We learned this week that in October 2001 famous Justice Department legal advisor (and now law prof) John Yoo authored a memo opining that the Fourth Amendment has "no application to domestic military operations." In context, "domestic military operations" apparently referred to surveillance programs conducted by the National Security Agency (the NSA is technically a military entity). The import of that view is that the federal government can, by using the talismanic "anti-terror investigation" label, wiretap conversations by Americans with no regard for the protections of the Fourth Amendment.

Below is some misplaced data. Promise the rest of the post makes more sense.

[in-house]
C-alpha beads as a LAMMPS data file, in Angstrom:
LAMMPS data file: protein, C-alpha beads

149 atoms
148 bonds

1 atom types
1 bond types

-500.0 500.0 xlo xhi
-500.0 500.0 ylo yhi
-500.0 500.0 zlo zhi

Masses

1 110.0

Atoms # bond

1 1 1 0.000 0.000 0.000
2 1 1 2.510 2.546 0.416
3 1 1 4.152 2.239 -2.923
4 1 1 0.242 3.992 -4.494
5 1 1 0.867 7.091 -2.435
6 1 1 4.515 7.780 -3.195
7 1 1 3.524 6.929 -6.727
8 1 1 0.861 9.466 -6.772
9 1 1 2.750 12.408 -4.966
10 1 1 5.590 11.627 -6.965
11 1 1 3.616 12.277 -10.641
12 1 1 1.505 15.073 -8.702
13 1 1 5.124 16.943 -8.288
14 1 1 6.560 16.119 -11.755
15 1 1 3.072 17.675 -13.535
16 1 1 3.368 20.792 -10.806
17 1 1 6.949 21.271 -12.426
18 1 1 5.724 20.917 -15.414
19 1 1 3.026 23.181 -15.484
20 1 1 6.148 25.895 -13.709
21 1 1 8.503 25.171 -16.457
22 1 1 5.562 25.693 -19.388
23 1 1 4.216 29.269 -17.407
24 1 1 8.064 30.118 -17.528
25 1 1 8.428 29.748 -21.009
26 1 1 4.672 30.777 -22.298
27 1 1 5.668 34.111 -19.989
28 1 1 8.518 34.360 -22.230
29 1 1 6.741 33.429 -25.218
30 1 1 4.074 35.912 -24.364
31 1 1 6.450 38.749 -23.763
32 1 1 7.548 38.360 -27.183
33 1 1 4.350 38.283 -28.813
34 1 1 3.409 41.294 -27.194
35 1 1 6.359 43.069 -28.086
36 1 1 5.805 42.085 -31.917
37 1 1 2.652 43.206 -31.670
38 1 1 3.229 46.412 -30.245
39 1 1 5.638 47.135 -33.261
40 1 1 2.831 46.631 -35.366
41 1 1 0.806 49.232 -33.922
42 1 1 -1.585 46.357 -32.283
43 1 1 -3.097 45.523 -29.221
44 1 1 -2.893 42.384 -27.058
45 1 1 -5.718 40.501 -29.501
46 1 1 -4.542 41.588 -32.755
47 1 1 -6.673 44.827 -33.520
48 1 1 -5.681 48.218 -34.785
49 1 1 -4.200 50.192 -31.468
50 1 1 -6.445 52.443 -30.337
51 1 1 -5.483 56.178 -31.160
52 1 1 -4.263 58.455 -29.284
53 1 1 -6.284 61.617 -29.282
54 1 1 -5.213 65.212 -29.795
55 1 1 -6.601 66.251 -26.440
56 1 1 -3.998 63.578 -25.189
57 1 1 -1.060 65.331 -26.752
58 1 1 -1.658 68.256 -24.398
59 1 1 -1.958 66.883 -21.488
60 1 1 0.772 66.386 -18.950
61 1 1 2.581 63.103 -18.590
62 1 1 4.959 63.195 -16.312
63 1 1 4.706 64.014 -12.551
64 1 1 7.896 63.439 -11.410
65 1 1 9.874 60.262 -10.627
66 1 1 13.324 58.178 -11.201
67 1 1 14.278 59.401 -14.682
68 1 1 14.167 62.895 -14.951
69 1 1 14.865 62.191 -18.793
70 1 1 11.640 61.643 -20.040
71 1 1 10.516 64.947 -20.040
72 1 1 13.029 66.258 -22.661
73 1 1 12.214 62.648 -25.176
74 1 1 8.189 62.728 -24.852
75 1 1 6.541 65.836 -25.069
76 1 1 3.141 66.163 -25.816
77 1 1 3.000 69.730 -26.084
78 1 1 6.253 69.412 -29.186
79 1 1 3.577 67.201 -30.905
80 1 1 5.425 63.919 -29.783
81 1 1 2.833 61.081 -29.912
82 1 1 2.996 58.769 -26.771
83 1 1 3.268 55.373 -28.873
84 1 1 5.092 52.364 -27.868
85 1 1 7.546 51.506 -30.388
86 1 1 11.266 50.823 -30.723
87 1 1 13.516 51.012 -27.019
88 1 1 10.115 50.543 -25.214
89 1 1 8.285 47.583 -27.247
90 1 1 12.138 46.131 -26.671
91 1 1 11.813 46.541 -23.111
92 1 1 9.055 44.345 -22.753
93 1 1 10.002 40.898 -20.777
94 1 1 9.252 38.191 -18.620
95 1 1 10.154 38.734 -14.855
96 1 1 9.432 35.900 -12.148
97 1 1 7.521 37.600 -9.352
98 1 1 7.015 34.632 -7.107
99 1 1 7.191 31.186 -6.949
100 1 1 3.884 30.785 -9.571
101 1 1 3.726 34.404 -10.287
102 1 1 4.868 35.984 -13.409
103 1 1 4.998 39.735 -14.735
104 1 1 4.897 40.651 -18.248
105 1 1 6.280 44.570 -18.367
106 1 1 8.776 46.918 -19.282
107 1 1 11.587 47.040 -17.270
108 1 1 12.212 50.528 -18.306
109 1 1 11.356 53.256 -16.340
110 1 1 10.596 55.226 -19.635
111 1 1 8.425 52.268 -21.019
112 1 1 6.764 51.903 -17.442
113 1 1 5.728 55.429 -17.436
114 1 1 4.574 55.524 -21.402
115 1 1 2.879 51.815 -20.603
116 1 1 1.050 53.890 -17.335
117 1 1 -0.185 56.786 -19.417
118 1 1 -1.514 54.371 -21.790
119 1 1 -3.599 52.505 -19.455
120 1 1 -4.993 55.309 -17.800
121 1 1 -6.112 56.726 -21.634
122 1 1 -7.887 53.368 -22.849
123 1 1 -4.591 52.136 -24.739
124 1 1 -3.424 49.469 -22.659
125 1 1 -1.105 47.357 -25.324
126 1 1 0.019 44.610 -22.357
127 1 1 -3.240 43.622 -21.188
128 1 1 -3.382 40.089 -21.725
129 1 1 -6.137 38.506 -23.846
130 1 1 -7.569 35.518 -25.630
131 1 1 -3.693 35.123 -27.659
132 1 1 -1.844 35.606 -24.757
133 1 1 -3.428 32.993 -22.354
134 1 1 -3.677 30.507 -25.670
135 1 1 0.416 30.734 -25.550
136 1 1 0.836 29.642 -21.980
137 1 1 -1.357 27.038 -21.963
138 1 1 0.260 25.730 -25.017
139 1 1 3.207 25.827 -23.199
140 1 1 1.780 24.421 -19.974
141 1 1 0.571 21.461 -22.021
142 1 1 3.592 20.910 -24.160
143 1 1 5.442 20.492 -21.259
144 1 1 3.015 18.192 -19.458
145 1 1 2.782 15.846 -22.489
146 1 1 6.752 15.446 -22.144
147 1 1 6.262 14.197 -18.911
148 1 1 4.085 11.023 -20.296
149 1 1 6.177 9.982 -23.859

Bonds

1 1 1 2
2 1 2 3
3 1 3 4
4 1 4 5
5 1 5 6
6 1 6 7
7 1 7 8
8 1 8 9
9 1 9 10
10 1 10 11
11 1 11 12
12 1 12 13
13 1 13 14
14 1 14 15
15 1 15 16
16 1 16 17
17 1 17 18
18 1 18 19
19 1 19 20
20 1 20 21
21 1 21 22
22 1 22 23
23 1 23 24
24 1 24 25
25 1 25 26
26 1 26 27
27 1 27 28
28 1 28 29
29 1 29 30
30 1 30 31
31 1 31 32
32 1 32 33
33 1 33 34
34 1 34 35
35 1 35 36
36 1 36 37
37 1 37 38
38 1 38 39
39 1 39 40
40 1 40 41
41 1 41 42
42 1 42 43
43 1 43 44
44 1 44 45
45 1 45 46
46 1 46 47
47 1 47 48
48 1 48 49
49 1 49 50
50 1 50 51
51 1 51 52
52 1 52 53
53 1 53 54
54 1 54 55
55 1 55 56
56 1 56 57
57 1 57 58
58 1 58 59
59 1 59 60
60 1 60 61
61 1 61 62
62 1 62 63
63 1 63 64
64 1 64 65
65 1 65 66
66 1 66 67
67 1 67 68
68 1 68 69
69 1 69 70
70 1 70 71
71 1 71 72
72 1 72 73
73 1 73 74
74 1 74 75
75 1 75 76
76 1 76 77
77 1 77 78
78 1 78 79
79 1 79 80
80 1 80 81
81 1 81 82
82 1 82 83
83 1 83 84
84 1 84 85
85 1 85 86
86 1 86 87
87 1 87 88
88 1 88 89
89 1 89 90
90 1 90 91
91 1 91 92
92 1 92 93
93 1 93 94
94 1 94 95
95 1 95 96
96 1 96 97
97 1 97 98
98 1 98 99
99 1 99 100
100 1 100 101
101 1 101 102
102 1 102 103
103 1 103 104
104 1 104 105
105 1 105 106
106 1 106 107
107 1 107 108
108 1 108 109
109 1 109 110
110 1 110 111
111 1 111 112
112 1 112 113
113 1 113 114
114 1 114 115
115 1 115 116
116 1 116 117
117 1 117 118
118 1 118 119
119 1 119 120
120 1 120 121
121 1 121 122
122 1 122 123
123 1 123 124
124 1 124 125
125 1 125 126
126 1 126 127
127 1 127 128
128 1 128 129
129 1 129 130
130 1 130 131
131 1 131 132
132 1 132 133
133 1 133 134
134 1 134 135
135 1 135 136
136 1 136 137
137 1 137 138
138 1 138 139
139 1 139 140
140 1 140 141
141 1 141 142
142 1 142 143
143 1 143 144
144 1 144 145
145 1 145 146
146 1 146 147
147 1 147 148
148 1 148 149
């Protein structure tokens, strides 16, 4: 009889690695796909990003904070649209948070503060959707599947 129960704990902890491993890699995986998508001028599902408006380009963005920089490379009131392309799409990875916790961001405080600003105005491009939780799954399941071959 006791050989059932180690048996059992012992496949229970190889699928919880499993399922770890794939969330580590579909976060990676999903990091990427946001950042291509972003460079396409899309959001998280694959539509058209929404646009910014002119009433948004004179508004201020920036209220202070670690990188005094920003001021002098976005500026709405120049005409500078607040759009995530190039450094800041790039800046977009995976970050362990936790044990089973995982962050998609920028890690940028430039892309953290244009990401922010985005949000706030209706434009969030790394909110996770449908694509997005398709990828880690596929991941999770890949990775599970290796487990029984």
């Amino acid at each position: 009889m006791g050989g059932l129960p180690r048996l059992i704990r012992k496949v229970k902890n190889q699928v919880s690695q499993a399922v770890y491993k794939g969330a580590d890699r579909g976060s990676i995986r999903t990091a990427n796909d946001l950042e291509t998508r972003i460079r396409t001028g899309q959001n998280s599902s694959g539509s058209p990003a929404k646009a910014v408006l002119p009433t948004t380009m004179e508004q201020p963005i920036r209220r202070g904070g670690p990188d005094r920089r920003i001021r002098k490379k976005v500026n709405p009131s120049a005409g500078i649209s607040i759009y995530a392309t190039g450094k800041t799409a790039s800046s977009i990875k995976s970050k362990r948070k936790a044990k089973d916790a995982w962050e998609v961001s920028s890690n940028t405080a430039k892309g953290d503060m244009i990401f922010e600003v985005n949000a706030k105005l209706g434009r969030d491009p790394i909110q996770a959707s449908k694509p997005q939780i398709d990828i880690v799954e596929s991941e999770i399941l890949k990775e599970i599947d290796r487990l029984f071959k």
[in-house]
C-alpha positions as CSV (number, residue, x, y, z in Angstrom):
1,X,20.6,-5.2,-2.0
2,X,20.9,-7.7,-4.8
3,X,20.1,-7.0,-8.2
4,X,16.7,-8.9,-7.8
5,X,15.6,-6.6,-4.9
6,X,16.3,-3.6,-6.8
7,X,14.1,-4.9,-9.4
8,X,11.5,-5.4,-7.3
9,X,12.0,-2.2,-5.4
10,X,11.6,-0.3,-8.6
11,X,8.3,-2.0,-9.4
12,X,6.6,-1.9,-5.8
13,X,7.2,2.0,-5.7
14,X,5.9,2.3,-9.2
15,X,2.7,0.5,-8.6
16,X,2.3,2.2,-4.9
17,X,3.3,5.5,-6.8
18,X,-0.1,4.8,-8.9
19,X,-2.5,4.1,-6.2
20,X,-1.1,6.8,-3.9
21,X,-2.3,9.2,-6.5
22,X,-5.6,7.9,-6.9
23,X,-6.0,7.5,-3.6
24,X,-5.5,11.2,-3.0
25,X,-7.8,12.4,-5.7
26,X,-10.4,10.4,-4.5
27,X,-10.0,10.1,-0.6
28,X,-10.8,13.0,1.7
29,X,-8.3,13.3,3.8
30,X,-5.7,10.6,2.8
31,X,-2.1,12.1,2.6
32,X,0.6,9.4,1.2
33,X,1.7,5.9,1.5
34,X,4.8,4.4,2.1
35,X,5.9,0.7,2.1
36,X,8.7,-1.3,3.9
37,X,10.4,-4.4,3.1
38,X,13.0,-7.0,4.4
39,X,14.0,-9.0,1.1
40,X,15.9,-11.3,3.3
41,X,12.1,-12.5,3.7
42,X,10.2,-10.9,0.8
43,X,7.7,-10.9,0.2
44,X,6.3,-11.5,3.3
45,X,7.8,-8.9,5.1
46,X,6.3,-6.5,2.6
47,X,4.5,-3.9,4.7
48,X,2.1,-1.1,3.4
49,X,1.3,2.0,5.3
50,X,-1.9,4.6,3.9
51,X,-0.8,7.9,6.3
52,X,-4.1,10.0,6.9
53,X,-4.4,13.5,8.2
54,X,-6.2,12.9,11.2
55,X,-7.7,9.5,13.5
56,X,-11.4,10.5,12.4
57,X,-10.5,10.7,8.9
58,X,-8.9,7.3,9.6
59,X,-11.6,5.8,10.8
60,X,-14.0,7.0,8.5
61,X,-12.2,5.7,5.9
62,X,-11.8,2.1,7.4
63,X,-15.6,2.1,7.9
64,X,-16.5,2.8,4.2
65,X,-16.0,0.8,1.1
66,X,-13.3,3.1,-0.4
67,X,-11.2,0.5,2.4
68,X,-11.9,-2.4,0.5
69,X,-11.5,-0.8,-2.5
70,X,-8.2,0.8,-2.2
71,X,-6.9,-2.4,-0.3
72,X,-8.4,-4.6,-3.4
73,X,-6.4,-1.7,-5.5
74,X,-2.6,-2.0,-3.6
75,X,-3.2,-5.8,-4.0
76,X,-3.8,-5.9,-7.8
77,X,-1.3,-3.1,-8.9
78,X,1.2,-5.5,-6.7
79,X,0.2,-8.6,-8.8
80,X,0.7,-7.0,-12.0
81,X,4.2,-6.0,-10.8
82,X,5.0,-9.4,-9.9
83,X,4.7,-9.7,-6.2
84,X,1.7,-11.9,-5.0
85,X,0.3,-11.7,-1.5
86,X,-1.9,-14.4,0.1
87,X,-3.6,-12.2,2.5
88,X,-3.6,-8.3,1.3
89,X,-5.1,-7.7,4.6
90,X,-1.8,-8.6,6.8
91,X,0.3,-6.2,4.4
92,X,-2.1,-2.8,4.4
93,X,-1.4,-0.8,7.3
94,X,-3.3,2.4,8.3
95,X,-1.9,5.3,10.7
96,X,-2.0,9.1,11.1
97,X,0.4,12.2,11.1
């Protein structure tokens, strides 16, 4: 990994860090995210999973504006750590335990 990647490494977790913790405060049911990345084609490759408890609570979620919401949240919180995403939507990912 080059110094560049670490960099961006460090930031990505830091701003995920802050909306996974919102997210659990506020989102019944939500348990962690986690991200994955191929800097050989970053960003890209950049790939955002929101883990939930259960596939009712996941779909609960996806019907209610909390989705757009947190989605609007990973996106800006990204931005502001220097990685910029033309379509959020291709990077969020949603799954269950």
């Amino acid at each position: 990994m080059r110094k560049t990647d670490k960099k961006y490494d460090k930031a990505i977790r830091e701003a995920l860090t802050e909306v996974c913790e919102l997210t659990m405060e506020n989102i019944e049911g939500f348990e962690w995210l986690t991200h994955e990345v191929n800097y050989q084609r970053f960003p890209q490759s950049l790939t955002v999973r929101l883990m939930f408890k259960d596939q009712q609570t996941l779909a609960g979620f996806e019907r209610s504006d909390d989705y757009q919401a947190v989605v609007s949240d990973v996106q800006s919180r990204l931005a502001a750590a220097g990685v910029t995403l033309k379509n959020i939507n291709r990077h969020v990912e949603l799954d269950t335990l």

The Bush Administration has since rejected Yoo's interpretation, but may not have done so until sometime in 2003. I've never really bought into the liberal charges that (now former) key Justice Department officials like Yoo viewed the President as "above the law" in conducting the war on terror, but Yoo and company sure provided a lot of ammunition for that argument.